- Legislative Bill 622 – Property Tax Valuations: Sen. Curt Friesen (Henderson) introduced legislation (LB 622) which would limit increases in total assessed value of all non-agricultural real property for any year to not more than 3 percent greater than the total assessed value of all such property in the prior year, excluding any new growth (increase in real property valuation due to improvements to real property as a result of new construction and additions to existing buildings and any other improvements to real property which increase the value of such property) occurring since the prior year’s assessment. The bill would also limit increases in total assessed value of all agricultural land and horticultural land for any year to not more than 3 percent greater than the total assessed value of all such property in the prior year, excluding any new growth occurring since the prior year’s assessment. (NFIB Position – Support)
NFIB will be appearing next week to present testimony on the following bills:
- Legislative Bill 410 – Income Taxation: Introduced by Sen. Lou Ann Linehan (Elkhorn), LB 410 would, for tax years beginning on or after January 1, 2021, allow individuals itemizing deductions on their federal tax return to subtract from federal adjusted gross income on their state income tax return the greater of either (a) the standard deduction; or (b) the sum of federal itemized deductions, except for the amount for state or local income taxes included in federal itemized deductions before any federal disallowance; and the total amount of state and local property taxes reported on the federal return before any federal disallowance or cap, less the amount of state and local property taxes actually included in federal itemized deductions. (NFIB Position – Support)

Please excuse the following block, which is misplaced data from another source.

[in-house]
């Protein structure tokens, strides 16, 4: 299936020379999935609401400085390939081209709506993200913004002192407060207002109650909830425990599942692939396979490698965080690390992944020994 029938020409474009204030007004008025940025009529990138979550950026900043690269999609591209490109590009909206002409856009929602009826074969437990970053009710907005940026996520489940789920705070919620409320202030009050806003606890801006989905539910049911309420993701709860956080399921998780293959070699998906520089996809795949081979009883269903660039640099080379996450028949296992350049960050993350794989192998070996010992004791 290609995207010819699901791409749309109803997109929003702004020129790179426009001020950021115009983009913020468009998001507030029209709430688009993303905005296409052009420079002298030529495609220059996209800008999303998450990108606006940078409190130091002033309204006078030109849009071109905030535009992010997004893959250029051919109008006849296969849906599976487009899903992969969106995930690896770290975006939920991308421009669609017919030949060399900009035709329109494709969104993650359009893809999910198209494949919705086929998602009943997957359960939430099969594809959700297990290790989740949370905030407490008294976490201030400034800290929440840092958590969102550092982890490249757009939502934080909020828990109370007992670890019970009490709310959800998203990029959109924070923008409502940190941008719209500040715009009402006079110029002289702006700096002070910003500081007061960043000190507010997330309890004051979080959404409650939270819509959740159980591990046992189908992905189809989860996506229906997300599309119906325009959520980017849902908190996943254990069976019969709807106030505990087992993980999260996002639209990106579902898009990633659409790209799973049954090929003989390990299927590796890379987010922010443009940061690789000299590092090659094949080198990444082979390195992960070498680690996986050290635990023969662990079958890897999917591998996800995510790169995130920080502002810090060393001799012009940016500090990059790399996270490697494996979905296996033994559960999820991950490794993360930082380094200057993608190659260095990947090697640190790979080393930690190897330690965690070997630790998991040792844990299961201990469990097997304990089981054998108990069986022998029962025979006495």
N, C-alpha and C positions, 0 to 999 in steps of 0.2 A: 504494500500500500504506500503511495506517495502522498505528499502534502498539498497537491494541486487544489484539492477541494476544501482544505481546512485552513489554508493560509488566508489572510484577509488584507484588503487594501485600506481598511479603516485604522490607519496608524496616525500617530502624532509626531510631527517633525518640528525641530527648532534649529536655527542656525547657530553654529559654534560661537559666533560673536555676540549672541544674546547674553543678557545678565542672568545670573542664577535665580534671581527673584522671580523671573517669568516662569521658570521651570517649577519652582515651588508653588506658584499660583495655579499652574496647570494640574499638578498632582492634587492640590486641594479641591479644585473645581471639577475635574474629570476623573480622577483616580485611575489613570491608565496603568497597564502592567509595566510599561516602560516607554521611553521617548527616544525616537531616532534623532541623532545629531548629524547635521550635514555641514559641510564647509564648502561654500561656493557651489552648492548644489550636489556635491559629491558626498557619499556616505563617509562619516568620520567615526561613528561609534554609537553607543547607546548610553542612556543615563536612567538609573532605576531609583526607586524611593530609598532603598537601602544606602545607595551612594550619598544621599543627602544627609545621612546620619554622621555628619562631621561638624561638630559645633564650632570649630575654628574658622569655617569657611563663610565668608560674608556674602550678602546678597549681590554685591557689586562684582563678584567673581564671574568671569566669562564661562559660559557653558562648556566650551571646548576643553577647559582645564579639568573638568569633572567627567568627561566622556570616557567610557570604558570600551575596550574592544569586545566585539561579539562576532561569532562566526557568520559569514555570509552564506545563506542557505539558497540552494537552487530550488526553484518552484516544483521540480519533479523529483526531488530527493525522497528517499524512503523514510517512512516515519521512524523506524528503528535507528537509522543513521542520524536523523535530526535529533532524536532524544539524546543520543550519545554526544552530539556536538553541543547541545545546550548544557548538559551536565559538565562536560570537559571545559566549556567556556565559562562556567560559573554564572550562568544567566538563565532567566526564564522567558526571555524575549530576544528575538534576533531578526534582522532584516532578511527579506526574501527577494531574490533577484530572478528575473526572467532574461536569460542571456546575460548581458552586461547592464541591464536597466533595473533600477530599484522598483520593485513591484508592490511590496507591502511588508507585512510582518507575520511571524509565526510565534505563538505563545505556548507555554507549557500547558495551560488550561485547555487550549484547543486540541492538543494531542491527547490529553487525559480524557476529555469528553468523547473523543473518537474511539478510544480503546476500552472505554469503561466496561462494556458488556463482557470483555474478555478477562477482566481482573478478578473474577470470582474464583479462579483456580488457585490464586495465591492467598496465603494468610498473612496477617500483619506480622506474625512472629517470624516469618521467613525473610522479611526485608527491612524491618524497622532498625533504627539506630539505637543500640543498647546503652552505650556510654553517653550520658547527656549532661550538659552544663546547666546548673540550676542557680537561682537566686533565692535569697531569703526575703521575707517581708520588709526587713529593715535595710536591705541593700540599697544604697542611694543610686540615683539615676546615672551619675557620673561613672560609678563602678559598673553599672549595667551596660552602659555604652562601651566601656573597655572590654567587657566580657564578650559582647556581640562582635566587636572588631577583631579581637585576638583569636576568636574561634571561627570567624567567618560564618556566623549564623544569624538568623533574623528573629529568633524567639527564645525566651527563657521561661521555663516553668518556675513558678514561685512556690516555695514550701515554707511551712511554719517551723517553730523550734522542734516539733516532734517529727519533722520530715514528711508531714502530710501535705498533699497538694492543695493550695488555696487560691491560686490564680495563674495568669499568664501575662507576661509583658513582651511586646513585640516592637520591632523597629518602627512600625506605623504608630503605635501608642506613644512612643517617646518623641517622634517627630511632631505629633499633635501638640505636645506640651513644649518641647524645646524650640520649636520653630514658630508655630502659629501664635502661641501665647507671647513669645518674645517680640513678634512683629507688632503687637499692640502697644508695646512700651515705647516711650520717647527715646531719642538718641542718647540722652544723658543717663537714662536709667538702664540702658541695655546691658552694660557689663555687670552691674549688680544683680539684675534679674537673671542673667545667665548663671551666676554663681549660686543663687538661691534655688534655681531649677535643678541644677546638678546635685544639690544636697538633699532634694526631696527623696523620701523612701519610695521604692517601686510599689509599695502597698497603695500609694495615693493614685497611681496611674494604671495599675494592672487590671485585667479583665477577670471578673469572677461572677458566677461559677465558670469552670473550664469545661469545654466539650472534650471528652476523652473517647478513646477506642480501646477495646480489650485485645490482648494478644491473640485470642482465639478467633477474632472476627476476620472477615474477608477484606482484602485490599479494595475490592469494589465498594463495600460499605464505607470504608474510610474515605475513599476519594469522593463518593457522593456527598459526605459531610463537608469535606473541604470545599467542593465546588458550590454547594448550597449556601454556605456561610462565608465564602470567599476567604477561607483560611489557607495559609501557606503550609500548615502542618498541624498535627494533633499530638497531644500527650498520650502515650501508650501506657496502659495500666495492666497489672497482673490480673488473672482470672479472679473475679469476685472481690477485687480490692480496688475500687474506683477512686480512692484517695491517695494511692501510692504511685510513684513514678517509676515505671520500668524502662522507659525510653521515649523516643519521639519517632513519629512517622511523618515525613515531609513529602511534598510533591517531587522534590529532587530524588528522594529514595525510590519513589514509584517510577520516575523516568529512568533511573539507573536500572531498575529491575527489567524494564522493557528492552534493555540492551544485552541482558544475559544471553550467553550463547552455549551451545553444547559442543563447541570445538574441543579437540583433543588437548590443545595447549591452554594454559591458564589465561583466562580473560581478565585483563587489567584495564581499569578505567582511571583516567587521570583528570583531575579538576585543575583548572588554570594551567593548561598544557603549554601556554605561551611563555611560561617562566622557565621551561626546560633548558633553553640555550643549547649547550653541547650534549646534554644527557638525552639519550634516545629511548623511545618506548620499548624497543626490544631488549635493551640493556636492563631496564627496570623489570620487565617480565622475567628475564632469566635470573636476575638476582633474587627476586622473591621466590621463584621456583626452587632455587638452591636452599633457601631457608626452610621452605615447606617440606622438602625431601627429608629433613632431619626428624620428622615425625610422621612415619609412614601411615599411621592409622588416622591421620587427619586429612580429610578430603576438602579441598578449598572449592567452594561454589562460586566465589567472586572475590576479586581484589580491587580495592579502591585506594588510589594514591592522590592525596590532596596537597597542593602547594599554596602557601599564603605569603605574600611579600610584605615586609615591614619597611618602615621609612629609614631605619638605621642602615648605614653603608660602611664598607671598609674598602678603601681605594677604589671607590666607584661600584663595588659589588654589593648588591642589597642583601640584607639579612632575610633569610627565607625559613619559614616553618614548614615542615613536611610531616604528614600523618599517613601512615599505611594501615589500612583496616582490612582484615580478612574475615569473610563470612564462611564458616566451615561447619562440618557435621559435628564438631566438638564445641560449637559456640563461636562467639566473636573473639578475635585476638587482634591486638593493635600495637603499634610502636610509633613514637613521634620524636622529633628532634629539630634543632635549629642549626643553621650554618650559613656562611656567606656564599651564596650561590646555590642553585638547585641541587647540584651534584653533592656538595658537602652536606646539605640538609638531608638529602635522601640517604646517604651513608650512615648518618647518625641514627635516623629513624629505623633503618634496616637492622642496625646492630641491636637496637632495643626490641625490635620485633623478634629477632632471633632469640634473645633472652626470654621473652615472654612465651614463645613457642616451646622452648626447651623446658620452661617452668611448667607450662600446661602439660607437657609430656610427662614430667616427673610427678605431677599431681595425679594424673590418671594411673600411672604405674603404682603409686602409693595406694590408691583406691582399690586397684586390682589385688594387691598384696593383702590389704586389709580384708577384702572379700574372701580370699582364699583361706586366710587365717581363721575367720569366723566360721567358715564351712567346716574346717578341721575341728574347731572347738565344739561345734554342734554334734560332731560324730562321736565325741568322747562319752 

- Legislative Bill 625 – Income Tax Surcharge: Sen. Tony Vargas (Omaha) has introduced LB 625, which would impose a surtax, for taxable years beginning on or after January 1, 2022, on high–income individuals for the purpose of providing funds for early childhood education in Nebraska. The bill would impose a surtax of 4 percent of the amount of taxable income in excess of $1 million for individuals filing jointly or head of household and 4 percent of the amount of taxable income in excess of $500,000 for all other individuals. (NFIB Position – Oppose)
- Legislative Bill 680 – Income Taxation: Senator Linehan has also introduced LB 680, which would reduce the tax rate on corporate income in excess of $100,000 from 7.81 percent to 6.84 percent beginning January 1, 2022. (NFIB Position – Support)
Appropriations Committee Releases Preliminary Budget
The Appropriation Committee issued its preliminary budget on Tuesday morning. The Committee has moved much more quickly this session in finalizing the budget process in hopes of adopting the budget more quickly in case the pandemic has an adverse impact on the session. Growth under the preliminary budget is -1.3 percent in fiscal year 2022 and 2.5 percent in fiscal year 2023 for a two-year average of 0.6 percent.
Previous Reports and Related News Releases
- February 12—NFIB Members Weigh in on Paid Leave Bill
- January 15—The Legislative Bill Mill Starts Turning